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Sunday, June 25, 2017

A final look at Ptah-Sokar-Osiris

Julia Commander is a third-year graduate student in the Winterthur/University of Delaware Program in Art Conservation. She is currently completing a curriculum internship at the Penn Museum.
When we last checked in with the Ptah-Sokar-Osiris figure, I was working on finding a satisfactory cleaning approach. The figure has a darkened layer over the front surface, which obscures the beautiful patterns, colors, and hieroglyphs. My goal for cleaning was to clarify designs and improve legibility, although the sensitivity of the paint layers has made this an interesting challenge.
After cross-section analysis, I looked into instrumental techniques to better understand the condition issues. One promising technique was gas-chromatography mass-spectrometry (GC-MS) since the darkened layer was potentially a coating material. I took a sample by swabbing the dark layer from the wood substrate. Since only a small amount of material can be gathered this way, I collected several swabs in a glass vial for analysis. I sent this down to Winterthur Museum’s Scientific Research and Analysis Laboratory (SRAL), which has previously collaborated on samples from the Artifact Lab. Dr. Christian Petersen, a GC-MS specialist, sent back my spectra with some interesting results. He described the mixture as “waxy dirt,” which helps to clarify what likely happened to the surface. Wax may have been applied to consolidate the badly flaking paint, and this layer could have trapped dirt over time as the figure rested face-up in storage.
Focusing on the wax component did not immediately produce better cleaning results, and I continued testing gels with variations on solutions, application method, and timing. I eventually tried an application of Pemulen TR-2 gel, a polymeric emulsifier, with a proportion of solvent added. This gel was more effective for lifting the waxy grime and did not require excessive action on the surface. Used along with a silicone solvent barrier layer, I was able to lightly clean without lifting pigments from the surface. While I had some initial ideas about cleaning, this method was something that I only found through the process of trial and error.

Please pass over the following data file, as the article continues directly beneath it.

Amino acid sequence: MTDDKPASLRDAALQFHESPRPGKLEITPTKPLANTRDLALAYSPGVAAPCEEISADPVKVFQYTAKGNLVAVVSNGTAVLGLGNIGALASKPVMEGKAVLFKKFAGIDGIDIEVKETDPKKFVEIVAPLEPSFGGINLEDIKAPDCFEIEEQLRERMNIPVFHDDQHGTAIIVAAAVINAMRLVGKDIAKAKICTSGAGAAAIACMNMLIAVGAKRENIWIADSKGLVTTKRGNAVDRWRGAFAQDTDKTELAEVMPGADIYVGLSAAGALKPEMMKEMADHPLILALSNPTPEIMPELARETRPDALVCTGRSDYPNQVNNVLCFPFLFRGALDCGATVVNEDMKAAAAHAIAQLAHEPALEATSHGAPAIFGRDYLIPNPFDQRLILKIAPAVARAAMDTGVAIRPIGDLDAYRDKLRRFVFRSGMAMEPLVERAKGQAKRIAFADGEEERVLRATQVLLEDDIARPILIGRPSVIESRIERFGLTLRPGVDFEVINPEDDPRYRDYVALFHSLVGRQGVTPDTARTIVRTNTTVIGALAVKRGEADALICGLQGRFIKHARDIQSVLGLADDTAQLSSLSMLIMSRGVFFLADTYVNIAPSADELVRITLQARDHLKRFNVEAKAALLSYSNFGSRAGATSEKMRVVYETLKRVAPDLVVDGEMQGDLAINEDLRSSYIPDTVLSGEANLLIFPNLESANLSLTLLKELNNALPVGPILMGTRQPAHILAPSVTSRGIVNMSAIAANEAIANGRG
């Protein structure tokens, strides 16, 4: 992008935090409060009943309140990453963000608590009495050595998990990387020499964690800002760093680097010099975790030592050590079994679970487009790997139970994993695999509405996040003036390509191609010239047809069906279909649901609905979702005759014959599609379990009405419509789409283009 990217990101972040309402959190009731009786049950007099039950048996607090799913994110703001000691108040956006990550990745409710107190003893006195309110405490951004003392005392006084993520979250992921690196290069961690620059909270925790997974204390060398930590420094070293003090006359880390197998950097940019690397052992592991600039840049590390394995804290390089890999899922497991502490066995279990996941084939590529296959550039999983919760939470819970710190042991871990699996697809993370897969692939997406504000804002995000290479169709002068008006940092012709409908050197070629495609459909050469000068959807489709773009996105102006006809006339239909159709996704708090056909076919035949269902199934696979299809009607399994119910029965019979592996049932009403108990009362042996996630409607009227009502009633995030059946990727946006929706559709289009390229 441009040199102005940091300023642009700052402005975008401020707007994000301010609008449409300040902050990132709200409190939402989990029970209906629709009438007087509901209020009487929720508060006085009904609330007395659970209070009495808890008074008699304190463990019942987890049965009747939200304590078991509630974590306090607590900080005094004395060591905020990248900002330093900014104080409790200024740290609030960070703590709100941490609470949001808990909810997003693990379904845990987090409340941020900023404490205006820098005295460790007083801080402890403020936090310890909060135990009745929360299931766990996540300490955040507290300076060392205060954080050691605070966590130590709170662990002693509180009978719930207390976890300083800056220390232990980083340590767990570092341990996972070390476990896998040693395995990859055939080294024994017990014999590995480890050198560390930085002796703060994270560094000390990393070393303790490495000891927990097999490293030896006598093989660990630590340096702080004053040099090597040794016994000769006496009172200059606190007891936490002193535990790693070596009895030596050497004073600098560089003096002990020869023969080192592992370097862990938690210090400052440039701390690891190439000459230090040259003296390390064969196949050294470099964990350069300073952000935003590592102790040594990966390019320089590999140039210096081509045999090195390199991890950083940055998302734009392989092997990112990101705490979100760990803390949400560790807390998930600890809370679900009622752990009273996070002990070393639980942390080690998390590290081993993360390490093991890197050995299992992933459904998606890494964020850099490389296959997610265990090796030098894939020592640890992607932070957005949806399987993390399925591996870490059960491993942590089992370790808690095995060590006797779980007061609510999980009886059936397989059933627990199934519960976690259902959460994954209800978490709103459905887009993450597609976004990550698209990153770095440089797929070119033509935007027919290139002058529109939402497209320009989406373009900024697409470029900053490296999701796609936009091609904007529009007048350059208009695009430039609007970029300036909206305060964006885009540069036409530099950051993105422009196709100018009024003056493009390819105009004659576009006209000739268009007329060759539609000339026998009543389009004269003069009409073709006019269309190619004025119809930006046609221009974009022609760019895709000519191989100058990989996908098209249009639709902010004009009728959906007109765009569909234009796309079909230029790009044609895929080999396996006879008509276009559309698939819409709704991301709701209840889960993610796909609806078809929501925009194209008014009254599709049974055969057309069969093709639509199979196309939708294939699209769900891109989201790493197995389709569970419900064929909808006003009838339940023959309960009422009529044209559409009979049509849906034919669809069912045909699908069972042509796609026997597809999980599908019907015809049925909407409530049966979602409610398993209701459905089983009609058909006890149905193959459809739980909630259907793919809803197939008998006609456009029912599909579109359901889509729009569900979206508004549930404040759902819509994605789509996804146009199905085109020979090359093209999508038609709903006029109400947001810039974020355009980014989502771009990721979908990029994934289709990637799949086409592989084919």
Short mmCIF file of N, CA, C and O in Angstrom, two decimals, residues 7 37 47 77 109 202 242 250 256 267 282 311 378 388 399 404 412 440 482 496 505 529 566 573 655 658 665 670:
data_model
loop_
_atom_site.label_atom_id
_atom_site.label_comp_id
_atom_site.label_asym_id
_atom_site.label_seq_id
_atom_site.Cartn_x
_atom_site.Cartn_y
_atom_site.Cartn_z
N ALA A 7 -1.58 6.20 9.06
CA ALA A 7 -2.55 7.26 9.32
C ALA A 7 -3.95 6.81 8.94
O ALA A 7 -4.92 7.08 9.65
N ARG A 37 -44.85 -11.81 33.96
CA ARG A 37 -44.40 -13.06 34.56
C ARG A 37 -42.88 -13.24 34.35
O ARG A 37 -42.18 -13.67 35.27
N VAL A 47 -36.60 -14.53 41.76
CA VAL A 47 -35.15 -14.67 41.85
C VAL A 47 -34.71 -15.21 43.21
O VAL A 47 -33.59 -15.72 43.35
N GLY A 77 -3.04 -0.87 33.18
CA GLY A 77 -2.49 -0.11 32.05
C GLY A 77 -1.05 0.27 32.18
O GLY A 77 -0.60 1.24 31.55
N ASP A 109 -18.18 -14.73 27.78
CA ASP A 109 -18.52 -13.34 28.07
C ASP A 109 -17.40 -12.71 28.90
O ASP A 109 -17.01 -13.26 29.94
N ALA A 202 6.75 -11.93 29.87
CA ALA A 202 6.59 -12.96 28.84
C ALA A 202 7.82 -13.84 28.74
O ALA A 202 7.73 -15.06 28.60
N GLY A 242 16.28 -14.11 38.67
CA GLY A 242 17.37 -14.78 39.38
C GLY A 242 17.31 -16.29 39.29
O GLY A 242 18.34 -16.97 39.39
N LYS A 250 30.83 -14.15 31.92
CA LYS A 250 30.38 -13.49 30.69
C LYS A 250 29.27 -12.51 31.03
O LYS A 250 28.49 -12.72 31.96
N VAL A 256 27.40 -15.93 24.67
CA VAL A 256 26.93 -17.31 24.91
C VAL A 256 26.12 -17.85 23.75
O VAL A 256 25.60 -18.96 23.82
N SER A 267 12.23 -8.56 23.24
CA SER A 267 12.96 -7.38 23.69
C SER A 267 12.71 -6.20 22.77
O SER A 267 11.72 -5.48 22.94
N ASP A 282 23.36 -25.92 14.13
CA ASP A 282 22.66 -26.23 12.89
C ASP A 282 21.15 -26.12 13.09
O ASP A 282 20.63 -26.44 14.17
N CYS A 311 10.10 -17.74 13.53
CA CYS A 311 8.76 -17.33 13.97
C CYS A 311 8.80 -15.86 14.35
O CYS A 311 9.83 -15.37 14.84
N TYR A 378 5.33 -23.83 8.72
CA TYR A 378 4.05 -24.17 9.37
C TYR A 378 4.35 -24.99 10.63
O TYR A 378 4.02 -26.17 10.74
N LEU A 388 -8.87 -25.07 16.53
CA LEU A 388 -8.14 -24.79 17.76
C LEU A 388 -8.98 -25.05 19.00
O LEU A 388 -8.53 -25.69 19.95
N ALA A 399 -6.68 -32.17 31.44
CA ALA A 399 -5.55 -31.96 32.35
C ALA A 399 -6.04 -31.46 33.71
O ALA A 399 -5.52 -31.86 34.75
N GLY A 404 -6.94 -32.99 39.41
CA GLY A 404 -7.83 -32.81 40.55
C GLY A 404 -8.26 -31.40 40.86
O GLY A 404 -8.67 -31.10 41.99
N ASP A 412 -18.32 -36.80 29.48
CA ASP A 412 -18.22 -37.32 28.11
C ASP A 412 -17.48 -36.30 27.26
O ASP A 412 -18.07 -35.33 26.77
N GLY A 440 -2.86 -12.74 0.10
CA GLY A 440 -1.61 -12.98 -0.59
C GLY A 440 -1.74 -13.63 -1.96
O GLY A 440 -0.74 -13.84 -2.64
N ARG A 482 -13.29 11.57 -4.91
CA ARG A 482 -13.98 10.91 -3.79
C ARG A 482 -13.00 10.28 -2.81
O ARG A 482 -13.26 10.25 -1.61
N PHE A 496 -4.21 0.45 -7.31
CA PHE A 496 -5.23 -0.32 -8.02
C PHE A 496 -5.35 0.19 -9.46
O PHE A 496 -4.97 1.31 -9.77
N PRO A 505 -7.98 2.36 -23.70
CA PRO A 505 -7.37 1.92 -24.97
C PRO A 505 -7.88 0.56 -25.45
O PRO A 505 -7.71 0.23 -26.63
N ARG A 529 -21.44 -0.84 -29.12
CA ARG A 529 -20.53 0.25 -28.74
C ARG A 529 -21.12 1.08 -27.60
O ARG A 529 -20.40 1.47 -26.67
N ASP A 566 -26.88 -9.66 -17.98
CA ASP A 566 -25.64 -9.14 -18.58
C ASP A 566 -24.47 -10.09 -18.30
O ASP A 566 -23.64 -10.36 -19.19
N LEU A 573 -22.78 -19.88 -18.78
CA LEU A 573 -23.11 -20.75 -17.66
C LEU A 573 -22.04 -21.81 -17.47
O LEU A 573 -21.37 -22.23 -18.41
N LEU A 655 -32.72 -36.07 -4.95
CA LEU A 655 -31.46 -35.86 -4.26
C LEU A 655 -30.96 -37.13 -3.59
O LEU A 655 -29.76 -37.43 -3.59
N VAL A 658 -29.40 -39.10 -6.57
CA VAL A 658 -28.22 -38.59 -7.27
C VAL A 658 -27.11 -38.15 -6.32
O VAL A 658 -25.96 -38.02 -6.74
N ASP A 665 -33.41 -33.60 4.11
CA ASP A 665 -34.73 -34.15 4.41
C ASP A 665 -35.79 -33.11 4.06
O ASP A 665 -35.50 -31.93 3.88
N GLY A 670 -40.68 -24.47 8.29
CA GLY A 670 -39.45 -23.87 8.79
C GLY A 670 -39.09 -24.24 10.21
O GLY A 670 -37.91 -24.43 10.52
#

L-55-29 detail, cleaning test
Even though I cleaned slowly in very small sections, the actual treatment step took much less time than the research, testing, and planning phases. Take a look at the results below.
L-55-29, before cleaning (left) and after cleaning (right)
Aside from cleaning, a few other steps were taken to stabilize the statue. The headdress, which is constructed from multiple pieces of wood, had a large gap that allowed the pieces to move individually. To add support and decrease movement, removable fills were made from Volara foam and Japanese tissue. These materials were turned into small “pillows” that were then pressure-fit into place.
L-55-29 headdress, shaping and fitting Volara foam fills
The figure, headdress, and base do not fit together in a stable arrangement. Instead of intervening further with the object itself, an exterior mount will be constructed to hold the components in place. This method has worked well with a similar Ptah-Sokar-Osiris figure, which you can see displayed in the Upper Egypt Gallery!
Another Ptah-Sokar-Osiris figure on display in Upper Egypt, showing the back of the figure and the mount holding the three pieces together.
Overall, this project provided quite a few challenges and an opportunity to explore cleaning techniques. Thanks for following along on this experience with Egyptian painted surfaces!

Saturday, June 24, 2017

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